Disability Awareness Day: how children's books can 'up the ante'
Published on: 11 July 2014 Author: Alex Strick
For over ten years now, Disability Awareness Day has taken place every July (this year it's on 13 July) and involved local authorities and charities across the UK in sharing information about the services and resources which support disabled people in living independent, discrimination-free lives.
This is one of many official calendar opportunities to 'up the ante' in raising awareness of disability issues and encouraging us all to consider how we can play our part. And as we all know, children's books can provide an ideal way of doing this from a young age.
Children's understanding and awareness of disability
It might be argued that children are already more aware of disability than they might have been a few decades ago. It's true many more disabled children are educated in mainstream settings and disabled people are perhaps more 'visible' (in society and in the media) than they were in previous times.
However, the risks of intolerance, misunderstanding and discrimination are arguably higher than ever before. Admittedly, the Paralympics played a key role in heightening public awareness of disability sport. Lord Coe said that the games had had a seismic effect on public attitudes towards disability sport and disabled people, declaring 'I don't think the public will ever see disability in the same way again.' However, alongside the media headlines praising the 'Superhumans' of 2012 were the numerous accusations of 'disability benefit cheats' and newspaper campaigns urging people to seek out fraudsters.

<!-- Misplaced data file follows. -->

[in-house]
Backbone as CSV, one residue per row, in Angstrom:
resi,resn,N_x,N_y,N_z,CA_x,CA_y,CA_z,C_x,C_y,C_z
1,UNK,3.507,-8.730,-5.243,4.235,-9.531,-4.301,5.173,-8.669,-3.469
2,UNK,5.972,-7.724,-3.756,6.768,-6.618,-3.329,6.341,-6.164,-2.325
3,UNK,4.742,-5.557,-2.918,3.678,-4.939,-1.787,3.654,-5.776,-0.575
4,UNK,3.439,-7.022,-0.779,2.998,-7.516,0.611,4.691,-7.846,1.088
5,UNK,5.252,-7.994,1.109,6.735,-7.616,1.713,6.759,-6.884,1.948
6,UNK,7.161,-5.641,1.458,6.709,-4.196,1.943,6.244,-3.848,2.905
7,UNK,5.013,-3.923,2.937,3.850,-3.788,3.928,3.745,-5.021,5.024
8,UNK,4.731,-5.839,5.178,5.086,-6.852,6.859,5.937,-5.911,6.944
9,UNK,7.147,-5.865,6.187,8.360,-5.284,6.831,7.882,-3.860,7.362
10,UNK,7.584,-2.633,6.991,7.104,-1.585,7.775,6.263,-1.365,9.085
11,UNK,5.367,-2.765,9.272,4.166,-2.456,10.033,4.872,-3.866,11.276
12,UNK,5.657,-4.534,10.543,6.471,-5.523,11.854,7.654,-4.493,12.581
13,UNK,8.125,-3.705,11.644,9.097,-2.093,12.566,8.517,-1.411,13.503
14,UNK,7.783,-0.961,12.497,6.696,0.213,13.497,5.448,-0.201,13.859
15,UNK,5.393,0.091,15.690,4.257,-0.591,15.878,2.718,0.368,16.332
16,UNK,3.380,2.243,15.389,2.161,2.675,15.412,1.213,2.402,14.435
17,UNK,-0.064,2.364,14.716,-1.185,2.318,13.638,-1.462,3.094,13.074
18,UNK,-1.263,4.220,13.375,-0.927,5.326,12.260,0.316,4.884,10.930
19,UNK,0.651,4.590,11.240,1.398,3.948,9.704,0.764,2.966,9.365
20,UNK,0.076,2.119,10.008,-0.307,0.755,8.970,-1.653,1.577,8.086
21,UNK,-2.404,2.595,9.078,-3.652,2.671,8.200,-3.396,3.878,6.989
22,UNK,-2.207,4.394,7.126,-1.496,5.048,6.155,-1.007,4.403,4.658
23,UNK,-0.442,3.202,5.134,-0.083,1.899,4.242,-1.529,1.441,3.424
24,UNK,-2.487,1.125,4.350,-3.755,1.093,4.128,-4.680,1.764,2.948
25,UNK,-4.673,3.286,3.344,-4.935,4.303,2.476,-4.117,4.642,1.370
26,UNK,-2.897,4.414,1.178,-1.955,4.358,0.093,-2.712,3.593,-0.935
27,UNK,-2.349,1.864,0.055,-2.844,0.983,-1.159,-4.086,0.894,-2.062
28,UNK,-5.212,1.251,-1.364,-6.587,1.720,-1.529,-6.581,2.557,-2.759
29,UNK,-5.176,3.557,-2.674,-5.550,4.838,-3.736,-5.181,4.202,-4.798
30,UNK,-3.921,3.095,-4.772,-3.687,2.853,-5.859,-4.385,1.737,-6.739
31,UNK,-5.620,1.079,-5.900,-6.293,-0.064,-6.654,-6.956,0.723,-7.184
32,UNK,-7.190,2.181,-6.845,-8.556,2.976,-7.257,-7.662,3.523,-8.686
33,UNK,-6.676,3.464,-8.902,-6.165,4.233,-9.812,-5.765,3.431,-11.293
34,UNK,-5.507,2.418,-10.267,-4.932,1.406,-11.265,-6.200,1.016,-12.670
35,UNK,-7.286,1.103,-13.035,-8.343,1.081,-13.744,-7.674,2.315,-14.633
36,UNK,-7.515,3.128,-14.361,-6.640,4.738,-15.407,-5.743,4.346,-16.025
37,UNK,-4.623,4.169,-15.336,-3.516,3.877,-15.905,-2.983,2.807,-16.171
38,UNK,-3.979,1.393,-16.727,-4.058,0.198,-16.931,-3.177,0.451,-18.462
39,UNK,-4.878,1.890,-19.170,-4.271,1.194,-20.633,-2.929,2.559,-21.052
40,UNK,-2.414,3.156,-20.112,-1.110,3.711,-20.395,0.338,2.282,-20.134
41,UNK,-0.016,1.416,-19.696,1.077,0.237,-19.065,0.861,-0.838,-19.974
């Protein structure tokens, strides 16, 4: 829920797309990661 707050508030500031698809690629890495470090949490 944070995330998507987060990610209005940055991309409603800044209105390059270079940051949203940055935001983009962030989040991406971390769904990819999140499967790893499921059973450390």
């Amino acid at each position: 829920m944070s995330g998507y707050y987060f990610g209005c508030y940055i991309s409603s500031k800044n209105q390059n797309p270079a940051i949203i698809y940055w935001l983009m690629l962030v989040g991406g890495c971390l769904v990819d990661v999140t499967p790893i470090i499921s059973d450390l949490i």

The risk is that by highlighting the extremes, disability does not become 'normal' but rather something polarised in nature, and children remain unaware of the reality of what it is like to live a normal life as someone who just happens to be disabled.
Sharing books featuring disabled characters
So sharing books featuring disabled characters is important not just in terms of exposing children to disability, but also actively working towards a world where disabled people don't face prejudice, discrimination and injustice.
Exposing children to the right books can help raise awareness of the vast range of impairments, highlight lesser known conditions, foster acceptance and generally 'usualise' disability.
Thankfully there are many books out there which can help. Our booklists 'Books relevant to disability' and 'Books to develop understanding of disability' feature just a few particularly good examples of books for exploring disability in the classroom or at home.